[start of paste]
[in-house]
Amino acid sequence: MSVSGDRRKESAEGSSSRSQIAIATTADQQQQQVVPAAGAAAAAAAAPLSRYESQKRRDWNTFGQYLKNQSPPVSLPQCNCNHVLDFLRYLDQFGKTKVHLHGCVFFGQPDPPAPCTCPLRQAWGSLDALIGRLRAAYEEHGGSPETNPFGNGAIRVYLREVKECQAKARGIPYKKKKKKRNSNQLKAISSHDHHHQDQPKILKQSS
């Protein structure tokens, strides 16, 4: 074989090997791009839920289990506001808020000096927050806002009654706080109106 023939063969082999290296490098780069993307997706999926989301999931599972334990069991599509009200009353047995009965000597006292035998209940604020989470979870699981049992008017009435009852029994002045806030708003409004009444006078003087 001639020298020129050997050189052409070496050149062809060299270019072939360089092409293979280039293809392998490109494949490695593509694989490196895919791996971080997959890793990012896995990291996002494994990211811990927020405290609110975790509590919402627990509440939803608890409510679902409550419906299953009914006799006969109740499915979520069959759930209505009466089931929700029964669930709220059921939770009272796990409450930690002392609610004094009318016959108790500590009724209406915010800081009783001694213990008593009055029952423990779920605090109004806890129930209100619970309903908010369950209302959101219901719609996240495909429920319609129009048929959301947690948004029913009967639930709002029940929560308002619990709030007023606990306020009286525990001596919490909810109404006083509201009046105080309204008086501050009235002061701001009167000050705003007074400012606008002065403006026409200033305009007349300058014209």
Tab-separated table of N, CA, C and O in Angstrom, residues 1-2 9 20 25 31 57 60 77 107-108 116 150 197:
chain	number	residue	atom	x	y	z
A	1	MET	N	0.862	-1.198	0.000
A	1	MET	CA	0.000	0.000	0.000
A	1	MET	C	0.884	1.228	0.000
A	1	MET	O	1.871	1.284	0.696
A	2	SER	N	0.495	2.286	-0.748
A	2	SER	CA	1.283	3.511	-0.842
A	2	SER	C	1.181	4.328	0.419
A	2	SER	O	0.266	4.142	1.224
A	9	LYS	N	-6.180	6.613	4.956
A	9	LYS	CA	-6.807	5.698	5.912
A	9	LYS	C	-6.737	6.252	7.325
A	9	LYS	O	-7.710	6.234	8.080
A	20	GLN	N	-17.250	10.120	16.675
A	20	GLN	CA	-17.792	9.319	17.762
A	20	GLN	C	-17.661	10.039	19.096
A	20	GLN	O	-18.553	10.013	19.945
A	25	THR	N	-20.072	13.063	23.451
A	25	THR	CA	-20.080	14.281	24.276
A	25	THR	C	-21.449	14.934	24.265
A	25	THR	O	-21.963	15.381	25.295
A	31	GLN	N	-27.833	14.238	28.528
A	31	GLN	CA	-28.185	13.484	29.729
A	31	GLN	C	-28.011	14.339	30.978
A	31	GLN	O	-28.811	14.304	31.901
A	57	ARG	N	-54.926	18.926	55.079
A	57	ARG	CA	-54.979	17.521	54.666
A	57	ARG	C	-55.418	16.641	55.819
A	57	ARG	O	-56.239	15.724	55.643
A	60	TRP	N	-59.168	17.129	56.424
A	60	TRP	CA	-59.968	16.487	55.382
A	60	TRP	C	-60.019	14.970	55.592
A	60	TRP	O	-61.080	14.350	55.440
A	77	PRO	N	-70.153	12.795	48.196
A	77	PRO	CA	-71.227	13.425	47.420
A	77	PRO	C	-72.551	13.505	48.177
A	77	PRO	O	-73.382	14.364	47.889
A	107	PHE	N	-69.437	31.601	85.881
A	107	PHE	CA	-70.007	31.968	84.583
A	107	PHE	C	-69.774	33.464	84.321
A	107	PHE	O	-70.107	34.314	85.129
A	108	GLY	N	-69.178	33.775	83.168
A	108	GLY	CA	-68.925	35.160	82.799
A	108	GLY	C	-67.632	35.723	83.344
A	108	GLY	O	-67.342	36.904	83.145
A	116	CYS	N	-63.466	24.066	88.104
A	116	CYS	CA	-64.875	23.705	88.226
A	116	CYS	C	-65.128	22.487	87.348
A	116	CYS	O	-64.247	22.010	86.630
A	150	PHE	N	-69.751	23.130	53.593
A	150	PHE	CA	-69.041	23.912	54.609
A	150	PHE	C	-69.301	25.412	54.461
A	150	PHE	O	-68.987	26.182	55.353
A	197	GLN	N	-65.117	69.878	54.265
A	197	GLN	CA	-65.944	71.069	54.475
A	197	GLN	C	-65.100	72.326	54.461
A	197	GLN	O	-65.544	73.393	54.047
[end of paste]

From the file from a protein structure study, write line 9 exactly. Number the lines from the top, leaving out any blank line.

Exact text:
A	1	MET	O	1.871	1.284	0.696